The Aisle Seat - Movie Reviews by Mike McGranaghan
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THE AISLE SEAT - by Mike McGranaghan



Max is one of those movies where you step back and say, What were they thinking? It starts off as a perfectly sweet and touching family film before making an abrupt left turn into something much darker and less appropriate for young children. When you realize that the movie is sticking with its choice to veer away from what was working so well, the feeling is one of disappointment and frustration. Max comes to DVD and Blu-Ray combo pack on October 27.

This is the story of a German Shepard named Max, who works helping U.S. Marines in Afghanistan. When his trainer, Kyle (Robbie Amell), is killed in combat, Max is sent home. Now suffering from post-traumatic stress disorder, he's scheduled to be put down because of his aggressive, unpredictable behavior. Then Kyle's family steps in. Little brother Justin (Josh Wiggins) is the only person Max is calm around. Parents Ray (Thomas Haden Church) and Pamela (Lauren Graham) want to keep the dog, because he represents a connection to their late son. Justin therefore begins the process of helping Max to heal.

This is all very affecting. In its first hour, Max focuses on the bond Justin develops with the dog. He regrets not spending more time with Kyle while he was alive, so helping Max is a form of therapy for both of them. You can't help but be touched by the human/animal interactions as the two struggle to deal with their mutual loss. Perhaps most interesting is that the film addresses PTSD in animals who serve in combat. It's not a subject most people would think about, but surely a dog caught in that situation would experience lingering emotional effects. It's a pretty special topic for a movie to cover.

And that's why the second hour is so maddening. Rather than following through on its original premise, the film – directed and co-written by Boaz Yakin (Remember the Titans) - makes a dramatic about-face. It turns out that one of Kyle's fellow soldiers, Tyler (Luke Kleintank), stole some weapons that were liberated during his mission in Afghanistan. He's now trying to sell them to Mexican arms dealers. Justin stumbles onto his plan, so Tyler needs to ensure his silence, however possible. What started as a warm-hearted family film suddenly turns into an action picture in which a bunch of bad guys chase a teenage boy, his friends, and his dog through the woods with guns. There's shooting, and violence, and Max fighting a couple of pit bulls.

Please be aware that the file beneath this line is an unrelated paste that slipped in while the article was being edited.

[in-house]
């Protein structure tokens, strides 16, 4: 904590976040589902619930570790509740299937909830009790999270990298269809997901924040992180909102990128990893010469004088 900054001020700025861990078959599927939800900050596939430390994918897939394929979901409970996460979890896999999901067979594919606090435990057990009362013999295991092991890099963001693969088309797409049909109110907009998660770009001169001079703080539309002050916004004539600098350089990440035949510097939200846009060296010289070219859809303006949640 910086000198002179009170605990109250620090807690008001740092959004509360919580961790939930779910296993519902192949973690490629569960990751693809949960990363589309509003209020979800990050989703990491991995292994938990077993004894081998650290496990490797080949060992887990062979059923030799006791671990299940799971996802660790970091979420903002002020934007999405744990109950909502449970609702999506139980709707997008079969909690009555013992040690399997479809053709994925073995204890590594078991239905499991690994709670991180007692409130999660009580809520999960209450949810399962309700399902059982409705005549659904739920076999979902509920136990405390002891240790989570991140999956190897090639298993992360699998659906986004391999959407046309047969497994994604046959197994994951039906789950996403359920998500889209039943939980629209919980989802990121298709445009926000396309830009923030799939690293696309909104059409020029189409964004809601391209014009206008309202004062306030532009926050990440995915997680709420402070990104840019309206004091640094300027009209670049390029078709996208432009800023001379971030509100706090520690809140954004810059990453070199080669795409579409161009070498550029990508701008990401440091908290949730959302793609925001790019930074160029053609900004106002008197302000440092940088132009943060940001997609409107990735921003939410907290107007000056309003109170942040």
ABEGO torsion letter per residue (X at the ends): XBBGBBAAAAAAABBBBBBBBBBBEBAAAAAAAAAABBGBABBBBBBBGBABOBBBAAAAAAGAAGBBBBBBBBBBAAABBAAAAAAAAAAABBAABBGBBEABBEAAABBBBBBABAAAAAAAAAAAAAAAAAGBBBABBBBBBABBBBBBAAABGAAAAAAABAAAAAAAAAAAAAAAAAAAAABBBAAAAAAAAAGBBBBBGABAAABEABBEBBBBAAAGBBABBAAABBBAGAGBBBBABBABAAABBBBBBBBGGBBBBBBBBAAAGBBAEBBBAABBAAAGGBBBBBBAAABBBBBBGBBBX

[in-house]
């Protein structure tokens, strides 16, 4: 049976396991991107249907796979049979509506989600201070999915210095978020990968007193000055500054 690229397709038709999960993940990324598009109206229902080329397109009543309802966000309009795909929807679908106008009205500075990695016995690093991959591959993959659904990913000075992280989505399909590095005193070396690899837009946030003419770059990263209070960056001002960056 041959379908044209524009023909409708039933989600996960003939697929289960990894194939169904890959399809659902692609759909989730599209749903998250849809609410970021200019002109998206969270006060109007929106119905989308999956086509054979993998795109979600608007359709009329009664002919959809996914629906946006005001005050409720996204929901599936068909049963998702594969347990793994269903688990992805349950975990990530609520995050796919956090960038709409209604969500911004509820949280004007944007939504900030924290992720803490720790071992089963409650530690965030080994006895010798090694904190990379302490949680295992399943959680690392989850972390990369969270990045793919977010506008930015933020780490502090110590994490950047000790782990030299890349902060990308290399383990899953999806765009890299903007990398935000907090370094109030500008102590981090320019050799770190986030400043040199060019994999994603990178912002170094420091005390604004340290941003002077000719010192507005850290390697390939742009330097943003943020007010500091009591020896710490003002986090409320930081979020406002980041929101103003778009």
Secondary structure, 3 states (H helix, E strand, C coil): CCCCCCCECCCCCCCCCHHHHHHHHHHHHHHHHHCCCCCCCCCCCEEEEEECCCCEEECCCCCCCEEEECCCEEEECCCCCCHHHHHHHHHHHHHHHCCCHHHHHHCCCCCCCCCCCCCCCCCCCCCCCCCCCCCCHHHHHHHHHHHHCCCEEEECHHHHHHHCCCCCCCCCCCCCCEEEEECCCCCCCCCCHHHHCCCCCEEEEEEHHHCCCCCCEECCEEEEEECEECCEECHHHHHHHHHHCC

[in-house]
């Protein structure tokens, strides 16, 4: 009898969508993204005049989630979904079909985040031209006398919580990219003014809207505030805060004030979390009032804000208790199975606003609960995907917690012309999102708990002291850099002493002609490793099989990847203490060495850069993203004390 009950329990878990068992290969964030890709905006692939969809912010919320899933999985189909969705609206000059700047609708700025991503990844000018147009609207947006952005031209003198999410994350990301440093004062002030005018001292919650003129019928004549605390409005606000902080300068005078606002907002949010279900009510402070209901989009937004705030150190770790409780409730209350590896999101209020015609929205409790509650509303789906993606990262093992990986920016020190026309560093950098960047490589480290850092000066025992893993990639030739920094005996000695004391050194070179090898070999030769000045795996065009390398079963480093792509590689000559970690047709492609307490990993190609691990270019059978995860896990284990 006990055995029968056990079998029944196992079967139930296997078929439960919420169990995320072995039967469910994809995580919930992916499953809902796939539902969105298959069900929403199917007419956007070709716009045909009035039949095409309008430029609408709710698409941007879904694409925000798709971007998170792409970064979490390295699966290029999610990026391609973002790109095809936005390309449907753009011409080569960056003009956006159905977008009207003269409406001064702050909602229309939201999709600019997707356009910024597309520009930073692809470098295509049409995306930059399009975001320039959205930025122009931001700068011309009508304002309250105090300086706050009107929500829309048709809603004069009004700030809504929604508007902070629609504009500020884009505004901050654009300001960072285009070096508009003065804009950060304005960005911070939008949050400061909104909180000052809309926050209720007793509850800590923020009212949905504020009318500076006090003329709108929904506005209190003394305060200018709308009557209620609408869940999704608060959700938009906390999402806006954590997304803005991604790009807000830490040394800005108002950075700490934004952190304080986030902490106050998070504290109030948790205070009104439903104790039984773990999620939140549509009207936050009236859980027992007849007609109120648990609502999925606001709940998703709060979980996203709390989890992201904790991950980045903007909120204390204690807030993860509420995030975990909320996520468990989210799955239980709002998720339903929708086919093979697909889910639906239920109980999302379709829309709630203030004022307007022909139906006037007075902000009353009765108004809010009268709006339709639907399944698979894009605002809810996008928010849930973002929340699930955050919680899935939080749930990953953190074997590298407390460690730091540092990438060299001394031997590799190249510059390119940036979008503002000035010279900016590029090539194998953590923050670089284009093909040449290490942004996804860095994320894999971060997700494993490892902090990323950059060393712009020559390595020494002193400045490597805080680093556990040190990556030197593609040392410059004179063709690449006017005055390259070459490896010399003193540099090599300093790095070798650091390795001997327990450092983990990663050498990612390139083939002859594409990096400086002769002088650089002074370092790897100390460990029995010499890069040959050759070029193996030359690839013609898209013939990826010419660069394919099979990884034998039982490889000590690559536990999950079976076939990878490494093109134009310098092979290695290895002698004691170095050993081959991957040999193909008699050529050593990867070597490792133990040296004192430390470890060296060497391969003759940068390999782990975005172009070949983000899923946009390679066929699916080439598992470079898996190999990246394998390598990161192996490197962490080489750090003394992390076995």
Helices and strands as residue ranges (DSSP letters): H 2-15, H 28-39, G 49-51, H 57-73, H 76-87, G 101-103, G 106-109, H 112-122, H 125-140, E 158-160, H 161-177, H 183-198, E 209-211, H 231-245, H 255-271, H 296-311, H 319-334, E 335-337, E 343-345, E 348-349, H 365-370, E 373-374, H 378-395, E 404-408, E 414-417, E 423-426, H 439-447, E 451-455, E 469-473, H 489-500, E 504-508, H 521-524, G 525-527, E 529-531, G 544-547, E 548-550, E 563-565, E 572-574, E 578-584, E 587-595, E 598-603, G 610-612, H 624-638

Max ends with a thoroughly preposterous climax that has its characters dodging bullets and explosives, a child in danger of being murdered, and a shockingly nasty death for one bad guy. Then it goes for a sentimental wrap-up that, by now, is totally unearned.

So what were they thinking? Who knows? Hollywood history is filled with box office hits that told nice stories about people and animals. The action angle was in no way necessary. Max tries to be two separate, incompatible things simultaneously, and ends up negating its own good points. Parents are strongly advised to use caution.

( 1/2 out of four)

Blu-Ray Features:

Max hits DVD and Blu-Ray combo pack on October 27. There are two bonus features, collectively totaling about eleven minutes.

“Working With Max” looks at the different dogs that were used to play the titular character. One was used for performance, one for running, one for stunts that required special training, etc. The actors also appear in short interview clips to talk about working with the animals.

“Hero Dogs,” meanwhile, looks at real military-trained K9s and the people who train them. While only about seven minutes long, the piece nevertheless gives you some understanding of the important role canines have played in the military over the decades, as well as some of the tasks they are charged with. Also included here is footage of dogs being trained to sniff out bombs.

Both bonus features are rather interesting, as they focus on the portion of the movie that works. Picture and sound quality on the Blu-Ray are very good.

Max is rated PG-13 for action violence, peril, brief language and some thematic elements. The running time is 1 hour and 51 minutes.

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